Students are often confused when asked in an interview to “tell me about a time when you failed.” They ask me, “What do they want to know? What am I supposed to tell them? I don’t want anyone to think of me as a failure!”

Throughout history, philosophers and leaders have spoken about failure:

“Our greatest glory is not in never failing, but in rising every time we fail.”
— Confucius

“Success is stumbling from failure to failure with no loss of enthusiasm.”
— Winston Churchill

“Only those who dare to fail greatly can ever achieve greatly.”
— Robert F. Kennedy

“It’s fine to celebrate success, but it is more important to heed the lessons of failure.”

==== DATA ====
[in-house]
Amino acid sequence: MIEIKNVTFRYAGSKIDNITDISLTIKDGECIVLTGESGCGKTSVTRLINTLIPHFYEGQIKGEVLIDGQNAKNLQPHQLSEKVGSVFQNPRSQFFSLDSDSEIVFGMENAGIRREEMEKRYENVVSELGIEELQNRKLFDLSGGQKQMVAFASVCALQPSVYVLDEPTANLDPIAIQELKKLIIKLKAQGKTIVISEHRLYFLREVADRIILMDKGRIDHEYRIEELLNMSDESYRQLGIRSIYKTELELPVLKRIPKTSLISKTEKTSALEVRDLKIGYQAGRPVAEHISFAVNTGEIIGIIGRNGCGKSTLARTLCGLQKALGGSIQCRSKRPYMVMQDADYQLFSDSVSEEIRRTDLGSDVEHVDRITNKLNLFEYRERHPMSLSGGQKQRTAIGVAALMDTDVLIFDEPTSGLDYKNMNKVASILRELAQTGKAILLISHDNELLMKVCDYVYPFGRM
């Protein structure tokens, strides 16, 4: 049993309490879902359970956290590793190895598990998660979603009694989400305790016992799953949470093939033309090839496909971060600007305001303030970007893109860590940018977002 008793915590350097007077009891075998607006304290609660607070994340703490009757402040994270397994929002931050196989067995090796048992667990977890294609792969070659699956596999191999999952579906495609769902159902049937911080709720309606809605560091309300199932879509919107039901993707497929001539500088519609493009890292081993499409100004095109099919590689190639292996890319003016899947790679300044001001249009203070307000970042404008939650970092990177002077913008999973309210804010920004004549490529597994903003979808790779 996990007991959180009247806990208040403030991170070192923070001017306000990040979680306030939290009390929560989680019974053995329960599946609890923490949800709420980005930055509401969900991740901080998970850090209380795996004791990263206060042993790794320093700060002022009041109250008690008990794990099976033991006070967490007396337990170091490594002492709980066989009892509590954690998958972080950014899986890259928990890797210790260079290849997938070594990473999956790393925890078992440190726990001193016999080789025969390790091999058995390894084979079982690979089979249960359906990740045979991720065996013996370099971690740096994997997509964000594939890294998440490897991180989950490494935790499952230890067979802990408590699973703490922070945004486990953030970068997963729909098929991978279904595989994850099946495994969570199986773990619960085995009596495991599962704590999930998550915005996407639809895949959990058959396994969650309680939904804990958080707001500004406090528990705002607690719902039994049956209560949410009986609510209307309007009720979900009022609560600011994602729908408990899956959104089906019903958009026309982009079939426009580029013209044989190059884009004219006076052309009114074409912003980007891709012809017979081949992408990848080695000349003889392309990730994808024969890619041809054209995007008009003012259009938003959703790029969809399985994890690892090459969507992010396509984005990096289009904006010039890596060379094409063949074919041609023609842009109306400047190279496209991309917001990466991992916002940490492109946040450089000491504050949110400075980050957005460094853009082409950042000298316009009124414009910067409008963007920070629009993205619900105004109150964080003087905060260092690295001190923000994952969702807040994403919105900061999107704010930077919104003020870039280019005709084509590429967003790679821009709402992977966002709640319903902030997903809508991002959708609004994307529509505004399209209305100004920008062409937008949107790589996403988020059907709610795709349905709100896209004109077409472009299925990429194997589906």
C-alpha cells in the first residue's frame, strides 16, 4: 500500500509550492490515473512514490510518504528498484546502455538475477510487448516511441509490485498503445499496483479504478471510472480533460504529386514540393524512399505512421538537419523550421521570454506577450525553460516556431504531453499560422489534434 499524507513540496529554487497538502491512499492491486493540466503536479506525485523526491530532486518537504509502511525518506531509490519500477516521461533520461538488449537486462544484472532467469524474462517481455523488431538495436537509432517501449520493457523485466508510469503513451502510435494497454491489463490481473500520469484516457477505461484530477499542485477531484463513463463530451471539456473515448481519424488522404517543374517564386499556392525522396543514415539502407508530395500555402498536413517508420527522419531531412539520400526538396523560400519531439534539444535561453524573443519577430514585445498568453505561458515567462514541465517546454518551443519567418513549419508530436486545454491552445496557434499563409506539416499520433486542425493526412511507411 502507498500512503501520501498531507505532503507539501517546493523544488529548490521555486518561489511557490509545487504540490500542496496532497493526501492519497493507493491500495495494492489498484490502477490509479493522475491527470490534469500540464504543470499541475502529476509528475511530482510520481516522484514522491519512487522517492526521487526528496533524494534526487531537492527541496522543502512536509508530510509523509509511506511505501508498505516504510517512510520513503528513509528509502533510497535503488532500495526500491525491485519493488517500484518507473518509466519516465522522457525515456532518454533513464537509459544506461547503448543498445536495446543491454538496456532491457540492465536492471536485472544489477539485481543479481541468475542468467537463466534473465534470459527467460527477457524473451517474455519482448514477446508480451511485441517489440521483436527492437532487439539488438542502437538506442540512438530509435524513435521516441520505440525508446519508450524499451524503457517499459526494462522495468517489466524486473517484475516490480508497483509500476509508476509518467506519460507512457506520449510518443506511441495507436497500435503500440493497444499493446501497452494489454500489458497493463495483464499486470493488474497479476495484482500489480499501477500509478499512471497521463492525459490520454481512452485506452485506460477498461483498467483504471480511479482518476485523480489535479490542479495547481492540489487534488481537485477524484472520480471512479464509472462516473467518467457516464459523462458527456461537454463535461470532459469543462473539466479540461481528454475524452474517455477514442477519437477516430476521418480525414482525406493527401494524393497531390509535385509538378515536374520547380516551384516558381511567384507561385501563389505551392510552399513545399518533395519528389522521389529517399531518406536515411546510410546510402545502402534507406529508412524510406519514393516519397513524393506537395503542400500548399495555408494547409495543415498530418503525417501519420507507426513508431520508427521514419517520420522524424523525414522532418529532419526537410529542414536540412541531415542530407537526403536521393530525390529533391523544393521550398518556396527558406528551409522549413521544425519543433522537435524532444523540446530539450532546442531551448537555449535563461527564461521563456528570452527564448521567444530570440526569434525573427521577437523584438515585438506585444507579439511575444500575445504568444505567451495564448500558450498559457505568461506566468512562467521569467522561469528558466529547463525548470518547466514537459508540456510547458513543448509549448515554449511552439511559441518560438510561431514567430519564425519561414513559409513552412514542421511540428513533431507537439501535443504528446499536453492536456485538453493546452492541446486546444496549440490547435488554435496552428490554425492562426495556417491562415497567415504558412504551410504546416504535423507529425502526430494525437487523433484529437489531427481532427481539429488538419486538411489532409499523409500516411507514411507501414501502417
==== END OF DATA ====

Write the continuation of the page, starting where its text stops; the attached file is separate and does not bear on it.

— Bill Gates

For academically strong students, the first failure is a shock. The feeling is devastating. A failure could be a test, a course, a plan, a project or even an entire semester. It is not easy to rationally analyze what went wrong, try a new approach (or many new approaches) and keep on going.

This is the story that recruiters want to hear!

Your future employer is not expecting you to work for years and never make a mistake or have a project fail. Failure, in one way or another, is inevitable. Recruiters and hiring managers know that past behavior is the best predictor of future performance. They want to hear about the plan that did not work — how you reacted, what you learned and how you kept on going. “Tell me about a time you failed” is your opportunity to demonstrate resilience.

I am certainly not suggesting that you make failure your goal, but when it happens, embrace it!

“Failure is simply the opportunity to begin again, this time, more intelligently.”
— Henry Ford

 

Joyce Donahue is a career counselor in the Fulton Schools Career Center.  She is a Certified Career Counselor.